The key issue of any NGO is to understand the reality of where every community is, so you push the right button instead of trying the general recipe for everybody. Maybe you have a nice idea that works in China or in India and you try to replicate it here, but it won’t work. Your staff has to have the capacity to understand, be able to listen, and read from the people the signs of what exactly they need, instead of you trying to provide everything.
Who are the major development funders in Guatemala?
The European Commission. The Japanese government has a huge investment in the country in infrastructure, in building roads. That’s the main sector that they support. I think the Japanese are one of heaviest investors in Guatemala because the projects that they choose are expensive.
Holland, Norway, Switzerland try to invest in democracy, good governance, and strengthening municipal capacity.
But the biggest are European Commission, USAID, JICA, and we have some good support from the Taiwanese government. Guatemala is one of the few governments in the world to recognize Taiwan as an independent country, that’s why we have a good connection with them.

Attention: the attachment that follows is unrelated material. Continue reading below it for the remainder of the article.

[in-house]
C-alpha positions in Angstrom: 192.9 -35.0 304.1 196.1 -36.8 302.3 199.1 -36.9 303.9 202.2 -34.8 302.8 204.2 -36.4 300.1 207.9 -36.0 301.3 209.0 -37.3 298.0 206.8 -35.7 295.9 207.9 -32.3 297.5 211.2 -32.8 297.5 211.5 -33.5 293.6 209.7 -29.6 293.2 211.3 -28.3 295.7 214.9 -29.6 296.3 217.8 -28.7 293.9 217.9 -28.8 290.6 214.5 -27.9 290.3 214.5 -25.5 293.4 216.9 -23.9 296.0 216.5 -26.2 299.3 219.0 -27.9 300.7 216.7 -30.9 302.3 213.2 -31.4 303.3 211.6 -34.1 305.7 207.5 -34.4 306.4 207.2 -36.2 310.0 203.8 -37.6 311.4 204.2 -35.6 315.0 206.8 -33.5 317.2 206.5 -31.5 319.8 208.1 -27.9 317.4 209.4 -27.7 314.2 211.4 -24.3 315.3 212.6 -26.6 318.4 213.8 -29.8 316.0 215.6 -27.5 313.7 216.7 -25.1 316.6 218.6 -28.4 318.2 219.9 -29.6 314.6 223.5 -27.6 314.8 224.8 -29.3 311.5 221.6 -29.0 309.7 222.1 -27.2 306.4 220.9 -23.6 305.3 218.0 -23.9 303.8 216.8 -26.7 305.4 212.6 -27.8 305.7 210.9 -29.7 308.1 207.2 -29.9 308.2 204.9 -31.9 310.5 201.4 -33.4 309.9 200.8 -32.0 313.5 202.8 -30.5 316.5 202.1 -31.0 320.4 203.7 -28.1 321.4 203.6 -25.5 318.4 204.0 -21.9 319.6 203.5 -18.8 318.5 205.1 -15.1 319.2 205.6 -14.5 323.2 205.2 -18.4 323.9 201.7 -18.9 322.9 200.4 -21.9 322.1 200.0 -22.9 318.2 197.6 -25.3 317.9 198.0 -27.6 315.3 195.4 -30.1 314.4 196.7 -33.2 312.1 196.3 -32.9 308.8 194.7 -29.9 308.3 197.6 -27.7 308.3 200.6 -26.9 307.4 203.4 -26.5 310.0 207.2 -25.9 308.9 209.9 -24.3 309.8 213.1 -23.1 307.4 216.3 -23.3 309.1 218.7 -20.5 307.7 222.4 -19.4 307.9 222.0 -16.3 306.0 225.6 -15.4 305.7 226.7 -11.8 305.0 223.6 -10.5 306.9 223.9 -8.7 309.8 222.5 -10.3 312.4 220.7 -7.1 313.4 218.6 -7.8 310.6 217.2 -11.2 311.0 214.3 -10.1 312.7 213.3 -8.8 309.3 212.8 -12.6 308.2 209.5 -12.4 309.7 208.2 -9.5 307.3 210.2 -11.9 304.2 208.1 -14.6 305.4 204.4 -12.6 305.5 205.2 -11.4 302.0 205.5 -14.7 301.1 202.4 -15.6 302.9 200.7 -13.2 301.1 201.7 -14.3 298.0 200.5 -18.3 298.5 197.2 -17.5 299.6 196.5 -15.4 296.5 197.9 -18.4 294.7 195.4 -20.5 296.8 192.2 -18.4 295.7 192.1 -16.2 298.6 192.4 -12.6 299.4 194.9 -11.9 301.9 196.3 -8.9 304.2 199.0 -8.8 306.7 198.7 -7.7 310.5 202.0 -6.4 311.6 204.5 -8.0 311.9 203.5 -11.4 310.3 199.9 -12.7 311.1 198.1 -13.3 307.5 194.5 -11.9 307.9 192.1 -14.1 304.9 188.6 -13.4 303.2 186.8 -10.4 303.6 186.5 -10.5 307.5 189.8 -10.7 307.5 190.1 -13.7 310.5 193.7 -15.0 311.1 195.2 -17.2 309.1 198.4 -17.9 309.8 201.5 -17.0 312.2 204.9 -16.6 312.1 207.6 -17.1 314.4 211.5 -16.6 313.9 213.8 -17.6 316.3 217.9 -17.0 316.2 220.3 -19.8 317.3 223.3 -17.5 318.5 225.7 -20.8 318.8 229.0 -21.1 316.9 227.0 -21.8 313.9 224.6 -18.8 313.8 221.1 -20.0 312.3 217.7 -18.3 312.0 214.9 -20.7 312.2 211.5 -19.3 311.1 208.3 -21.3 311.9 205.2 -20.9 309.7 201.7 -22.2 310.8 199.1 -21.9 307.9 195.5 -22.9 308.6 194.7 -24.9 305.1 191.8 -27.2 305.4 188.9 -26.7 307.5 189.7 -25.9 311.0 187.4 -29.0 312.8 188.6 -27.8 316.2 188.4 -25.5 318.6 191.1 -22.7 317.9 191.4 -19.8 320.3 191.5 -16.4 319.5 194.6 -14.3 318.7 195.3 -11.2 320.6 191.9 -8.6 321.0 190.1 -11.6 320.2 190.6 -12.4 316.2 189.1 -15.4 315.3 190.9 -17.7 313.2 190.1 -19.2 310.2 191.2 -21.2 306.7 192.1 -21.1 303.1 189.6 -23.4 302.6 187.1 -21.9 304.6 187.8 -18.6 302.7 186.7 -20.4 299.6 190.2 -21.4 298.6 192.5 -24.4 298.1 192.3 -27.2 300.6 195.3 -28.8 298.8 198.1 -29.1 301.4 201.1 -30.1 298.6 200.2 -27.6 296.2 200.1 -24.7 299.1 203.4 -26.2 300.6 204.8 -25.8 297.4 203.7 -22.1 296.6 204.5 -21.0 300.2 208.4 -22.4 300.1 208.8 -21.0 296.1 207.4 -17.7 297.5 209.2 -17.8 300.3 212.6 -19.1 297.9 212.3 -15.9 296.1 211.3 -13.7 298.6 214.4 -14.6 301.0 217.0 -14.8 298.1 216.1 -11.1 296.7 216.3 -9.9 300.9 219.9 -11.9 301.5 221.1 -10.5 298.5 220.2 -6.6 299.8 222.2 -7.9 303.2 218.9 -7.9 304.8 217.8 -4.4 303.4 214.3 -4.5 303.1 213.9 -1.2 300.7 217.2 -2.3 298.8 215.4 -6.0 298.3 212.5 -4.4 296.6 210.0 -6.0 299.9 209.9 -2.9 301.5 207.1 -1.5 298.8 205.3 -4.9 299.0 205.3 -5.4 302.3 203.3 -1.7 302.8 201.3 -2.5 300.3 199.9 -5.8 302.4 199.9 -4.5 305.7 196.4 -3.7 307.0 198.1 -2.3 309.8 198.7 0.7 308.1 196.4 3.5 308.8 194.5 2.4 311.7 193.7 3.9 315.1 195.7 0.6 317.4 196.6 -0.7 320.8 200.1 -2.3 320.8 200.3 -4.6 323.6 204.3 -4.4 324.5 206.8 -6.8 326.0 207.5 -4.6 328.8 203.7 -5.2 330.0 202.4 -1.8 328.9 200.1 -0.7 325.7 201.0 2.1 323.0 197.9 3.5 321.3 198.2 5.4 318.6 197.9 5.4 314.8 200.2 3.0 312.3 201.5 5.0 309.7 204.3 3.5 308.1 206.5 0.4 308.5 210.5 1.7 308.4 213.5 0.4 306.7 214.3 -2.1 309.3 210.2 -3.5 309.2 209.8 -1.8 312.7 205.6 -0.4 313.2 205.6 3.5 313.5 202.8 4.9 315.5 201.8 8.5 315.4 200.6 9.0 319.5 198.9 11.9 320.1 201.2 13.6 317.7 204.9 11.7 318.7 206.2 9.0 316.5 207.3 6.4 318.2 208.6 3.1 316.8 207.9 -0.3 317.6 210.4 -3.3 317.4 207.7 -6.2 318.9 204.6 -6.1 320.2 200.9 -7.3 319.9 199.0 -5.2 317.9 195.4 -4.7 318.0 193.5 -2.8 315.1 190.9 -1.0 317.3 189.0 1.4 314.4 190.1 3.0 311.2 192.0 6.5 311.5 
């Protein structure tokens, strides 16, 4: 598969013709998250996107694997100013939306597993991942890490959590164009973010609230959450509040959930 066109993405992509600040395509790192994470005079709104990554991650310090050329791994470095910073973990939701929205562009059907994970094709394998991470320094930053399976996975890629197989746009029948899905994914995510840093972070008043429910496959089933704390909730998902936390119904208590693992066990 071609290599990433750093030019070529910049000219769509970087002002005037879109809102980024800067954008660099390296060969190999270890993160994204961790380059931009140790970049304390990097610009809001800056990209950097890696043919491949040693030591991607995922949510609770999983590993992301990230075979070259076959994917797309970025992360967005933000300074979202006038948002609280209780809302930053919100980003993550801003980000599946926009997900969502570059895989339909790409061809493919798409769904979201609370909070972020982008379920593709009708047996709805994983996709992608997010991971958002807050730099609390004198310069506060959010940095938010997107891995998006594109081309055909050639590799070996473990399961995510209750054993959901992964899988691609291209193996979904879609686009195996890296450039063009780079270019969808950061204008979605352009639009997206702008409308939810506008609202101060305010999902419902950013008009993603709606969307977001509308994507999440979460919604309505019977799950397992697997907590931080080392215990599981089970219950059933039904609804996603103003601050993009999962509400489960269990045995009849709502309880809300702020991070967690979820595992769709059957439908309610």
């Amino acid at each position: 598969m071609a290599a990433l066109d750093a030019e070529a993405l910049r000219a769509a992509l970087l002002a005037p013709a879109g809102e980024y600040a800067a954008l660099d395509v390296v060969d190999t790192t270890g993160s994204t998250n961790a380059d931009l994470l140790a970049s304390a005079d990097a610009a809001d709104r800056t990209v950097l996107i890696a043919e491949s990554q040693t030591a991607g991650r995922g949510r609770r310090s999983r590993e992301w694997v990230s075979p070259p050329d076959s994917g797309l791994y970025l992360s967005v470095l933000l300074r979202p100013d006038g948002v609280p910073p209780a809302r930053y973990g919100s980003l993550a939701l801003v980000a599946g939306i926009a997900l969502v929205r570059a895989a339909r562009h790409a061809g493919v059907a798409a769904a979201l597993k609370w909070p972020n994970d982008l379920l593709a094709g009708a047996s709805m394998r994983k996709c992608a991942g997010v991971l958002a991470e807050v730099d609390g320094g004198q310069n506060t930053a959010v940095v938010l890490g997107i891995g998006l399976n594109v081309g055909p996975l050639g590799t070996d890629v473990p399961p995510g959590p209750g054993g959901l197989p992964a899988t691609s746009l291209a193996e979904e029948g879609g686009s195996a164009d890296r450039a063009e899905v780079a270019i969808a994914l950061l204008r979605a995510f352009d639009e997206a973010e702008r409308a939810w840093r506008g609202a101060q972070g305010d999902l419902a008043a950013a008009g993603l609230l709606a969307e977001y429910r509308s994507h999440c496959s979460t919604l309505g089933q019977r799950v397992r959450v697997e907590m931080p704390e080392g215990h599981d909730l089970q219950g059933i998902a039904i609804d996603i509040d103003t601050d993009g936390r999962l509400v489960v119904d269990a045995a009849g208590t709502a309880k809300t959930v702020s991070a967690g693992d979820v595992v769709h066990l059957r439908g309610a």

Part two of Devex’s interview with Borys Chinchilla examines Mercy Corps’ unique field-based organizational structure and collaborations with local organizations, as well as the realities of living in Guatemala as a development professional.
Andrew Wainer is a senior immigration policy analyst of Bread for the World Institute, which provides policy analysis on hunger and strategies to end it. The Institute educates its network, opinion leaders, policy makers and the public about hunger in the United States and abroad. He has worked as a journalist and social researcher in Latin America and the United States. Andrew's research and journalism has appeared in the Los Angeles Times and the Wall Street Journal, among other publications. He holds a master's in Latin American studies from UCLA and is fluent in Spanish and proficient in Portuguese.